• Notes inhalation is best delivery method especially those with her condition


Dr. Matthew Brimberry, Self – For

  • Hospice and palliative care physician and a member of Austin Geriatric Specialists
  • Previous expansions of the TCUP have been very beneficial to palliative care patients
  • Program has further to go; patients have left the program because the price or concentration can lead to GI side effects
  • Ask you raise these caps and include chronic pain treatment
  • Smith – Explain what why we need to raise these caps?
    • Are patients who need way more than the cap; raising by 5% or 10% every time we will never get there
  • Smith – Medically speaking, would you offer a cap? No cap? What is your proposal?
    • Have access to extraordinary concentration of dangerous addictive opioids; should have the same concentration access to this safe and not as addictive medicine
    • Should be up to the physician/patient
  • Smith – So no cap?
    • Thinks should be up to physician’s discretion
  • Smith – Think that process is a standard of care under your profession?
    • Yes – it should be


Joyce Hernandez, Self – For

  • Speaks in favor of the bill


J Cansigula, Coalition of Texans with Disabilities – For

  • Thanks Klick for this bill; moved to Texas from a state with a more robust compassionate use program
  • Expansion of TCUP will help those with autoimmune issues like myself
  • Deferring further expansions to DSHS is important as well so you do not have to come back and vote on this every two years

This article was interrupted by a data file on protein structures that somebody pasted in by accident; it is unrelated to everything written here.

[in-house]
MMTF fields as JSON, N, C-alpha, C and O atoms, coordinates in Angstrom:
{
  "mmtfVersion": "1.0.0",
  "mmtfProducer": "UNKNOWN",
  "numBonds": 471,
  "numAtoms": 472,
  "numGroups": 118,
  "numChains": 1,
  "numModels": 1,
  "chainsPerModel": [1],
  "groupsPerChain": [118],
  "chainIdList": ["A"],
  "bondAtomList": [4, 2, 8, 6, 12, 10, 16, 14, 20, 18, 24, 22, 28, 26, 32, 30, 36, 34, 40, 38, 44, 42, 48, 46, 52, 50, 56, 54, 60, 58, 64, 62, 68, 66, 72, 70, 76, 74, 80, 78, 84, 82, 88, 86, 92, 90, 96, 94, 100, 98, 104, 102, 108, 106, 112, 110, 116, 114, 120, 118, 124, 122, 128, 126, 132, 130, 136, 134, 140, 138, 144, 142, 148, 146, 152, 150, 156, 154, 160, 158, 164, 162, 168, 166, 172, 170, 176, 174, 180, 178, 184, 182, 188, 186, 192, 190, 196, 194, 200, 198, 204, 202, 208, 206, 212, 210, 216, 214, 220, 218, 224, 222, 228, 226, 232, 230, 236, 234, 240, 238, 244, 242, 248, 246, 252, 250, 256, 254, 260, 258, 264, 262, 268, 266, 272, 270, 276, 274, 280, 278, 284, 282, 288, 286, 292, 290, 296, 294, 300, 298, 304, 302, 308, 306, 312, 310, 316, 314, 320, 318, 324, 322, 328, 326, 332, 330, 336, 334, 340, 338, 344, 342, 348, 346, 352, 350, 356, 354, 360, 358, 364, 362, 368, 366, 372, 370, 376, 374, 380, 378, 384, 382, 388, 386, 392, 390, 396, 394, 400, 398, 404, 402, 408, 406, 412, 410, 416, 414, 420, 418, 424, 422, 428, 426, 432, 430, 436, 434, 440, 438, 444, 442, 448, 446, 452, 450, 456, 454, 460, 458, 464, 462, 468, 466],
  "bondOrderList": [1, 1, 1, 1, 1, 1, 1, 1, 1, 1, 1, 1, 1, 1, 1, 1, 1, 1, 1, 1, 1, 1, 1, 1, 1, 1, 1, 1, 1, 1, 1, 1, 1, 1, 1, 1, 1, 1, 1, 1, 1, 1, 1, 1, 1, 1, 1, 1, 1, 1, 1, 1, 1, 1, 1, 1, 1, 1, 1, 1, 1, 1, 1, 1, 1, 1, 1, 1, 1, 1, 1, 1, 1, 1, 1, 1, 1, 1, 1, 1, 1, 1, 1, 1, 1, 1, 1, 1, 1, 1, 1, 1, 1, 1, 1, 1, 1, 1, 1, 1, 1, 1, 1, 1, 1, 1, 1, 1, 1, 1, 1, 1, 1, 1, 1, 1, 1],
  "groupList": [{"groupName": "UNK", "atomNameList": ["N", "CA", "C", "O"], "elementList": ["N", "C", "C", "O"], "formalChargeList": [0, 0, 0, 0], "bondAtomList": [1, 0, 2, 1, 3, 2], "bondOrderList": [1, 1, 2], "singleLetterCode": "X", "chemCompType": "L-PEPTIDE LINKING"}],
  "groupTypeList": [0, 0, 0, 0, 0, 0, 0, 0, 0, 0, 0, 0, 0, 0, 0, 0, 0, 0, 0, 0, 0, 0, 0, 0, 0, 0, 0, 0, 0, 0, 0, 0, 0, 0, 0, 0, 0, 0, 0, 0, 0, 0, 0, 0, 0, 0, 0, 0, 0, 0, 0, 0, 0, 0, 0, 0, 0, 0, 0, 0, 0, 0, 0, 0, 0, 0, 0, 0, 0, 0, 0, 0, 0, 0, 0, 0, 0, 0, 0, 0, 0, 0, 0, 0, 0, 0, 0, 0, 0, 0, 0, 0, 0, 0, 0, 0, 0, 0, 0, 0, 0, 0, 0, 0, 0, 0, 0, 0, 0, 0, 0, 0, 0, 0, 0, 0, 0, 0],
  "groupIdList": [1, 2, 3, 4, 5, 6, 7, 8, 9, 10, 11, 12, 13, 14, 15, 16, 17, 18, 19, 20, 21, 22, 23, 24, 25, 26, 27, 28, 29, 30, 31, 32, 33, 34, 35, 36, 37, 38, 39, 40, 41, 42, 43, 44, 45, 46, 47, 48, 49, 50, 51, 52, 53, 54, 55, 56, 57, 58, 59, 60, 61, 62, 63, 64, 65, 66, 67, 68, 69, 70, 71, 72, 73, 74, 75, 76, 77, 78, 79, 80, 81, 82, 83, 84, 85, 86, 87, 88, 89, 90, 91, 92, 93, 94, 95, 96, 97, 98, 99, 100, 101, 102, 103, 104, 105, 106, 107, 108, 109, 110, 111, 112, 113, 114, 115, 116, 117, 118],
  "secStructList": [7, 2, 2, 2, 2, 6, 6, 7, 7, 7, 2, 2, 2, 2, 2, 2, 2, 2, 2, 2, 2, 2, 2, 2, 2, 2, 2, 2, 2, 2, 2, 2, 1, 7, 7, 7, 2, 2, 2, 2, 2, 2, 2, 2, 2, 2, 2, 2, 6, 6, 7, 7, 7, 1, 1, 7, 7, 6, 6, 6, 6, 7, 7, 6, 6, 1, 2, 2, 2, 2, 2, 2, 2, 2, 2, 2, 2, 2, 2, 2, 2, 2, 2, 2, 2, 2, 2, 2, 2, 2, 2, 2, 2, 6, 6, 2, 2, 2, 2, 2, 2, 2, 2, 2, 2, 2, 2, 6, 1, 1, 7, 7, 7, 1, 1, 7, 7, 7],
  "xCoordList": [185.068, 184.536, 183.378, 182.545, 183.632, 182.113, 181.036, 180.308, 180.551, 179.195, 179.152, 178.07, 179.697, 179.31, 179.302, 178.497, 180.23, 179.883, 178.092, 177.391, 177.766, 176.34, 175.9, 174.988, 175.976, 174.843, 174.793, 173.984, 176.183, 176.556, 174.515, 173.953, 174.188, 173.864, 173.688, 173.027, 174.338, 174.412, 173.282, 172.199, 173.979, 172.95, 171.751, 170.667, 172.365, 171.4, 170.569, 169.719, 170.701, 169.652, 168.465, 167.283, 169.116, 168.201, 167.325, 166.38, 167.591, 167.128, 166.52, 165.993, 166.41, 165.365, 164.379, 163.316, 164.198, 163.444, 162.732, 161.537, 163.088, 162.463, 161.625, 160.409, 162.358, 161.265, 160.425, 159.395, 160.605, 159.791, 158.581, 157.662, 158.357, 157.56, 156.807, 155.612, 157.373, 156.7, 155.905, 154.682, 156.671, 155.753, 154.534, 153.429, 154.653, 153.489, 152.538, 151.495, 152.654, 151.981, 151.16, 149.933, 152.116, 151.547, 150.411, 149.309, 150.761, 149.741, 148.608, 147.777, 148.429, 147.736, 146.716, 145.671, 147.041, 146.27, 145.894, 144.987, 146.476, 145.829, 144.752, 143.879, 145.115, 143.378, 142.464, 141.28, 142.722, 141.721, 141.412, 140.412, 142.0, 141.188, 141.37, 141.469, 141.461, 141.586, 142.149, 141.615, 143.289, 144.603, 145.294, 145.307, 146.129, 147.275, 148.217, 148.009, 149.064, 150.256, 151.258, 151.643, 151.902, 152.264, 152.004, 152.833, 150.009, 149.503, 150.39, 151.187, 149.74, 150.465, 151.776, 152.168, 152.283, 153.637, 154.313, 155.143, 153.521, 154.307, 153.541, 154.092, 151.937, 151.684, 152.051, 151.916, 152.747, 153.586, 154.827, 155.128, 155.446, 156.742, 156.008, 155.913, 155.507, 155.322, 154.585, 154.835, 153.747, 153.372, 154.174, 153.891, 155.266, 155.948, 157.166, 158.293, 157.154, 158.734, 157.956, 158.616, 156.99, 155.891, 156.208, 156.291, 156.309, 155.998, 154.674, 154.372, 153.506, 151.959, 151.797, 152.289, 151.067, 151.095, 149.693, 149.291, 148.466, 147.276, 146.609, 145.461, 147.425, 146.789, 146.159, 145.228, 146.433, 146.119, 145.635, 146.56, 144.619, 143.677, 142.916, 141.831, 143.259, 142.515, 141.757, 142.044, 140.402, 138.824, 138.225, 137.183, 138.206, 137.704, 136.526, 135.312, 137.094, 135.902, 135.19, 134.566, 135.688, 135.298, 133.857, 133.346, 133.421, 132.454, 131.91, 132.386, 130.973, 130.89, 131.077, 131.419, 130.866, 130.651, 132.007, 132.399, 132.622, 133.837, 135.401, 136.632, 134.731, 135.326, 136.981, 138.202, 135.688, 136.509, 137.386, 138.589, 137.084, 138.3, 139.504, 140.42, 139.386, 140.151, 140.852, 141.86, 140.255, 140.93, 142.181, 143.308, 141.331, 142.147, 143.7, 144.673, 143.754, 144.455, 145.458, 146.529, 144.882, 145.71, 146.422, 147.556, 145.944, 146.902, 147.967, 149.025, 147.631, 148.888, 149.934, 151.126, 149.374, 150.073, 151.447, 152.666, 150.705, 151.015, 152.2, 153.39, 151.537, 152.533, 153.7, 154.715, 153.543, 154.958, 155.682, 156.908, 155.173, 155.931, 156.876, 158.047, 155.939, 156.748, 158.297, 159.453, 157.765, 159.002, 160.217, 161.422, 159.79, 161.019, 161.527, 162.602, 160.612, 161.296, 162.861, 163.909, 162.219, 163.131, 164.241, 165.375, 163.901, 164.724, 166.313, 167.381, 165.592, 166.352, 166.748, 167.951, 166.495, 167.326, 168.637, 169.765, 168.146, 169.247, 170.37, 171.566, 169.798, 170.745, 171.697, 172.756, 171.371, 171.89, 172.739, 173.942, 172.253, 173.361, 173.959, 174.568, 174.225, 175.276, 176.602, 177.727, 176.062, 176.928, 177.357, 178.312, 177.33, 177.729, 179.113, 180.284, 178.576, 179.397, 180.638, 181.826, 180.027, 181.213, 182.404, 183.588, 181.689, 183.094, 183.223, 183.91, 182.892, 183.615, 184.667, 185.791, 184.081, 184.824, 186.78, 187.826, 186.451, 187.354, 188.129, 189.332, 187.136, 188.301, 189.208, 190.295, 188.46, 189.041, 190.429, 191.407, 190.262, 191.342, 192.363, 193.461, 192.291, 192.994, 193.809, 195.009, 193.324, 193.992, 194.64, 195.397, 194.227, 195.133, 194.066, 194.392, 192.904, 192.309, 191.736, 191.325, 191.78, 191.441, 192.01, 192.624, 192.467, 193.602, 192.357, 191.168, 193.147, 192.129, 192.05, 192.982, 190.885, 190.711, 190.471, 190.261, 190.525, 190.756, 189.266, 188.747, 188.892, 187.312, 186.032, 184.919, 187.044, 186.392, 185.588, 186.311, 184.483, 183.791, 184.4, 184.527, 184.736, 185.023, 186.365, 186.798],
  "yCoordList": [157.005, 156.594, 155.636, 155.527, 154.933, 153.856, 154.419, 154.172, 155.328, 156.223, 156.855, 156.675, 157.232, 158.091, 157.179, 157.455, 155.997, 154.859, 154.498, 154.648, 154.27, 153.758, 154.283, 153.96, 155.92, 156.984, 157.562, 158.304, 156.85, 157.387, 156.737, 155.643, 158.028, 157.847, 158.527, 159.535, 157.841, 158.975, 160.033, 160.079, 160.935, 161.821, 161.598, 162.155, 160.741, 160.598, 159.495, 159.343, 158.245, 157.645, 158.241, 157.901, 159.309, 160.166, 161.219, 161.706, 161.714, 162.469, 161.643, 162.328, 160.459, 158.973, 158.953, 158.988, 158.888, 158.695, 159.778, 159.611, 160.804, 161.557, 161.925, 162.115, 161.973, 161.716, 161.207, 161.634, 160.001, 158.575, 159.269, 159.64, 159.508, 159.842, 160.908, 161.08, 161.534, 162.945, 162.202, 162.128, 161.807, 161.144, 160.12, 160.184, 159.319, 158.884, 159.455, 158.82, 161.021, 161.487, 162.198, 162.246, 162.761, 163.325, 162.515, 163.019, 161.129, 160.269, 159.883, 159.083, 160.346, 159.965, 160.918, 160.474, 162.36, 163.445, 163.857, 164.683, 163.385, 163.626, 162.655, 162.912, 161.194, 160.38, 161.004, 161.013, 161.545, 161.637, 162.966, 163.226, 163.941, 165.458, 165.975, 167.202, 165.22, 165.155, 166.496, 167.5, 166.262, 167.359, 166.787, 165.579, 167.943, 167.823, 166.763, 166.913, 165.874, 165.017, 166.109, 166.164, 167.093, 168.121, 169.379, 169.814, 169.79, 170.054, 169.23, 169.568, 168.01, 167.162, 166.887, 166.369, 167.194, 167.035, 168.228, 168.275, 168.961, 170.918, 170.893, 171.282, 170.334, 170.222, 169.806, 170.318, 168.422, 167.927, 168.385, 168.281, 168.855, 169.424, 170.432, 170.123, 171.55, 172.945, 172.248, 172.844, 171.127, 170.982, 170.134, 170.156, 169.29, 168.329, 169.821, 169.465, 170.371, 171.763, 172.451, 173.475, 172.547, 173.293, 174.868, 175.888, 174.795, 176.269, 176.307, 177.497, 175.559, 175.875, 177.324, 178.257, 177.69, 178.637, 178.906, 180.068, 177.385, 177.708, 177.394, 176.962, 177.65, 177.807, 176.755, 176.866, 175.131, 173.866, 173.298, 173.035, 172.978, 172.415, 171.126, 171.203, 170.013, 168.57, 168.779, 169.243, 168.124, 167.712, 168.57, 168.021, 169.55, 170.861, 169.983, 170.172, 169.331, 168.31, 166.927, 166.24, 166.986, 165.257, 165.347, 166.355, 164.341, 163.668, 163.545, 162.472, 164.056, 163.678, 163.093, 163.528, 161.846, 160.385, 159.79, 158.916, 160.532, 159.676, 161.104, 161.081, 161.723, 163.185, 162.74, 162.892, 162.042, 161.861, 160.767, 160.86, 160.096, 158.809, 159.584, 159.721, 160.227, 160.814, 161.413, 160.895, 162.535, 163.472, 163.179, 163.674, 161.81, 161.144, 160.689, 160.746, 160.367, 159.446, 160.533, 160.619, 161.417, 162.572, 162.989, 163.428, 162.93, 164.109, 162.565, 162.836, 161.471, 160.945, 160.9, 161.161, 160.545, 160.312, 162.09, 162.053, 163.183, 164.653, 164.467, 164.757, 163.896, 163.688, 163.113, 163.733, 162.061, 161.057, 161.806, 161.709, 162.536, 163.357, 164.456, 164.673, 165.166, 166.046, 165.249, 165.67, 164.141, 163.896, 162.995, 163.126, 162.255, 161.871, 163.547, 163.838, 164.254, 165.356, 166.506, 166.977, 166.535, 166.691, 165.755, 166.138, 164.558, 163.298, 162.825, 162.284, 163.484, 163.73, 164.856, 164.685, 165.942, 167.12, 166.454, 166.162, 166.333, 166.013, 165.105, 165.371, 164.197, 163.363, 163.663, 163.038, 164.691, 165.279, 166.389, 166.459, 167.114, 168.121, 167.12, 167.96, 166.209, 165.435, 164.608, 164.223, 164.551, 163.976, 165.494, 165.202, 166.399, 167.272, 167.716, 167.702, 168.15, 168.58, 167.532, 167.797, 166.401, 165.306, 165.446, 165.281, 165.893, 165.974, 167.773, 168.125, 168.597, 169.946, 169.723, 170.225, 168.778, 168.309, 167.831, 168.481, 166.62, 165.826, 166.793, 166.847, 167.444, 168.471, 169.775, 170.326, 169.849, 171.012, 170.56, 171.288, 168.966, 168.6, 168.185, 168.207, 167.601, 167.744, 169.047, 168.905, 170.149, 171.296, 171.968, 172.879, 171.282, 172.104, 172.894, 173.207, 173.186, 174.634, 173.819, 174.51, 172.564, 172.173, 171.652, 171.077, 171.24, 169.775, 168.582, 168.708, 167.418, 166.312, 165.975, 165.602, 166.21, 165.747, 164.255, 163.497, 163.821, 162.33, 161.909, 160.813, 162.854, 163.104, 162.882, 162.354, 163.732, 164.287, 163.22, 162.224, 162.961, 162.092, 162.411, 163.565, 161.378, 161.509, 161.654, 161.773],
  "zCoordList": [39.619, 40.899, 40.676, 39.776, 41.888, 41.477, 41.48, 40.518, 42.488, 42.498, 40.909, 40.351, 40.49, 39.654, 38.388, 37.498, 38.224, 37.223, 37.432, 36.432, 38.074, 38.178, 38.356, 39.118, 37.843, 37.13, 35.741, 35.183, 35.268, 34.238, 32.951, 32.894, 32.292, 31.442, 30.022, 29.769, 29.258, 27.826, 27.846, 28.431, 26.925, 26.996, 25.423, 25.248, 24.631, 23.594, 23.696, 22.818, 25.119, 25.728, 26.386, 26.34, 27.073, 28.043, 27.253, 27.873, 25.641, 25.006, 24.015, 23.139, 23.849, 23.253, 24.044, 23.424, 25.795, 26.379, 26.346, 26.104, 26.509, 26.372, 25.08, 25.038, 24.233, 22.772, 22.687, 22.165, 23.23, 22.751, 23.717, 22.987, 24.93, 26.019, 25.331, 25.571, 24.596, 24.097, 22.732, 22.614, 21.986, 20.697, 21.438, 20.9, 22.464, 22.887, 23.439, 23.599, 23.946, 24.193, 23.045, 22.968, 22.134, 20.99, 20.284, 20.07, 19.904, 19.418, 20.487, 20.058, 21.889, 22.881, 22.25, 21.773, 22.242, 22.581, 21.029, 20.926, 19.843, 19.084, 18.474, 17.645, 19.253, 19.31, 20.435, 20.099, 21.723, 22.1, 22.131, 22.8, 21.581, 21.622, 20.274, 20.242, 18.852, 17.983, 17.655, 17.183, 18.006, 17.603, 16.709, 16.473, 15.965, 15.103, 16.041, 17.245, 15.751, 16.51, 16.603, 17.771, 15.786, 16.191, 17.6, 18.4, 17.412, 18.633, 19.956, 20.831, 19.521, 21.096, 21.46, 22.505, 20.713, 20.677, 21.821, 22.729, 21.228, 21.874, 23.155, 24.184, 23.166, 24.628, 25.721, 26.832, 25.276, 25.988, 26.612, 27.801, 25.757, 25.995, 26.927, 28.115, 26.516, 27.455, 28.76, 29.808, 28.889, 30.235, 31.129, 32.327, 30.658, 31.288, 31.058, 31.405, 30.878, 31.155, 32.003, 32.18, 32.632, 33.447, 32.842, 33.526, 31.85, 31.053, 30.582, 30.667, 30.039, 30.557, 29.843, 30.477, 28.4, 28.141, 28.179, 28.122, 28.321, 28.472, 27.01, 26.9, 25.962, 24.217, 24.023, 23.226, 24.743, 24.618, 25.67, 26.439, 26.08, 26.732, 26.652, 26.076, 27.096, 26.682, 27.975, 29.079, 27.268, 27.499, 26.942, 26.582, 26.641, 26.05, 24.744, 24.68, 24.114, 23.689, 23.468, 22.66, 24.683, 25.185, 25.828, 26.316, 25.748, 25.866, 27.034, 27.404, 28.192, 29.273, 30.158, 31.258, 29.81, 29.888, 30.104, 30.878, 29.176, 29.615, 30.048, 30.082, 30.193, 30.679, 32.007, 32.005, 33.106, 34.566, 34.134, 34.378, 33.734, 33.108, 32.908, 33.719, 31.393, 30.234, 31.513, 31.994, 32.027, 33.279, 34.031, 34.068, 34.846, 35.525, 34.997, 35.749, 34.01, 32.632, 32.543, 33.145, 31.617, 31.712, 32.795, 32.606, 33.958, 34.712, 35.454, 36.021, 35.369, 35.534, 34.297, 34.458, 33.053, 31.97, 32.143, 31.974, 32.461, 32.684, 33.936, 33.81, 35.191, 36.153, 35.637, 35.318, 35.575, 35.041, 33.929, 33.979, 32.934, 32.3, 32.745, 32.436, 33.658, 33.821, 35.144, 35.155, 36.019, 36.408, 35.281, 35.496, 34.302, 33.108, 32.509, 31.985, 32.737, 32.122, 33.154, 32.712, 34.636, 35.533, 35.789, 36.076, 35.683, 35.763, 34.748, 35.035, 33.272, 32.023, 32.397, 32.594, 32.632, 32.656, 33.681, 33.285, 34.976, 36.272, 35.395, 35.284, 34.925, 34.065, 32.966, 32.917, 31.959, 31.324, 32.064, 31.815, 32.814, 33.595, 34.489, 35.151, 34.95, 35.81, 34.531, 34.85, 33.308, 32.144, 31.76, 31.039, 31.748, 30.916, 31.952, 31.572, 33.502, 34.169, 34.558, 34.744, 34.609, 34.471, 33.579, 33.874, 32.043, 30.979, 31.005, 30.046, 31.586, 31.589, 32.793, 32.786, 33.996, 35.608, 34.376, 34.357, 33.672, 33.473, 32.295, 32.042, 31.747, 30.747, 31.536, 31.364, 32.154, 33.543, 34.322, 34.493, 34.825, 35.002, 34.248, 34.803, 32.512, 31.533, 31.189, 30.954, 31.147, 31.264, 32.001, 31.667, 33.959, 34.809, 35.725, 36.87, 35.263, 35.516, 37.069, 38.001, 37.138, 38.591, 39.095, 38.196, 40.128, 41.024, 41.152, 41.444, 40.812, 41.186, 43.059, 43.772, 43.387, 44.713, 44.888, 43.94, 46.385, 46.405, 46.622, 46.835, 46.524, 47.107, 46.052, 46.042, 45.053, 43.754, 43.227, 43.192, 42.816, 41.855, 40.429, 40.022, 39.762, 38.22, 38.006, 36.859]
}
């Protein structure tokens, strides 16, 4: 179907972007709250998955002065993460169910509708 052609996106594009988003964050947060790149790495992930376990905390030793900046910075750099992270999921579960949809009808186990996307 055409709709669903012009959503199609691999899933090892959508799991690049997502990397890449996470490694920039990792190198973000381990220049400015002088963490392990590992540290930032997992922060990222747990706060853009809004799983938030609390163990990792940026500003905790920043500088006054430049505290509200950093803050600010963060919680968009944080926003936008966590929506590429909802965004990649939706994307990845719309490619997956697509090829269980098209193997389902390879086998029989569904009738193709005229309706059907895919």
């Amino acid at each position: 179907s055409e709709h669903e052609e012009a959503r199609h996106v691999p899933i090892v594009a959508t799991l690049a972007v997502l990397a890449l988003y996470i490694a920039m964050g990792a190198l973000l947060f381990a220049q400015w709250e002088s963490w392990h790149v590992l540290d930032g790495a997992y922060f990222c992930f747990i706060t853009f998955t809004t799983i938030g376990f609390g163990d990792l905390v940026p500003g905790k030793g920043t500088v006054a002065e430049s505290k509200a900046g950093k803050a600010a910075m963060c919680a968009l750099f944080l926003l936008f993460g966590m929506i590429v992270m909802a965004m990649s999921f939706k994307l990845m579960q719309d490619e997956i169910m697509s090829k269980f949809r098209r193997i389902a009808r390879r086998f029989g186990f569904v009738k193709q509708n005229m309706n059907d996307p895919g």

Chase Bearden, Texas Patients First Foundation – For

  • Lack of TCUP program participation has increased cost and pushed people out of the program; is important to expand program to reduce cost
  • A participant in the program has kept me off of opioids
  • Raising the 5% does not change the amount of THC a person can get
  • Under the by weight system currently doctors can prescribe as much as a person needs, but have to purchase more
  • Edibles/tinctures do not work with all disabilities; could move towards inhalers
  • Appreciate diagnoses for the future to be with DSHS
  • Collier – Was not aware of this by weight system that they would need to buy more; insurance covers this?
    • No insurance no state funds help with this; is not cheap
    • Need to expand program eligibility and number of licensees to get costs down
  • Collier – How many licenses in the state?
    • 3, but 2 who are fully operating
  • Collier – Are they mailing?
    • Main way is delivery, but are barriers that make it more expensive to deliver
  • Collier – Inhalers not in Texas, but other states?
    • Yes; is like with every medication; should allow flexibility for different delivery services
  • Collier – Bill as written would allow for this different delivery method?
    • Are moving that way, but does not specifically mention it
  • Collier – Anything in law that would prevent that?
    • Specifically cannot smoke or burn in current law


Klick, in closing

  • This bill is the next step in the TCUP; it follows science and makes medication accessible to patients in need
  • Smith – Any idea of how many patients this bill will support?
    • Cannot say actual patient count
  • Smith – Have misgivings about the evidence base, tracking patients and keeping expansion within bounds of proper versus illicit use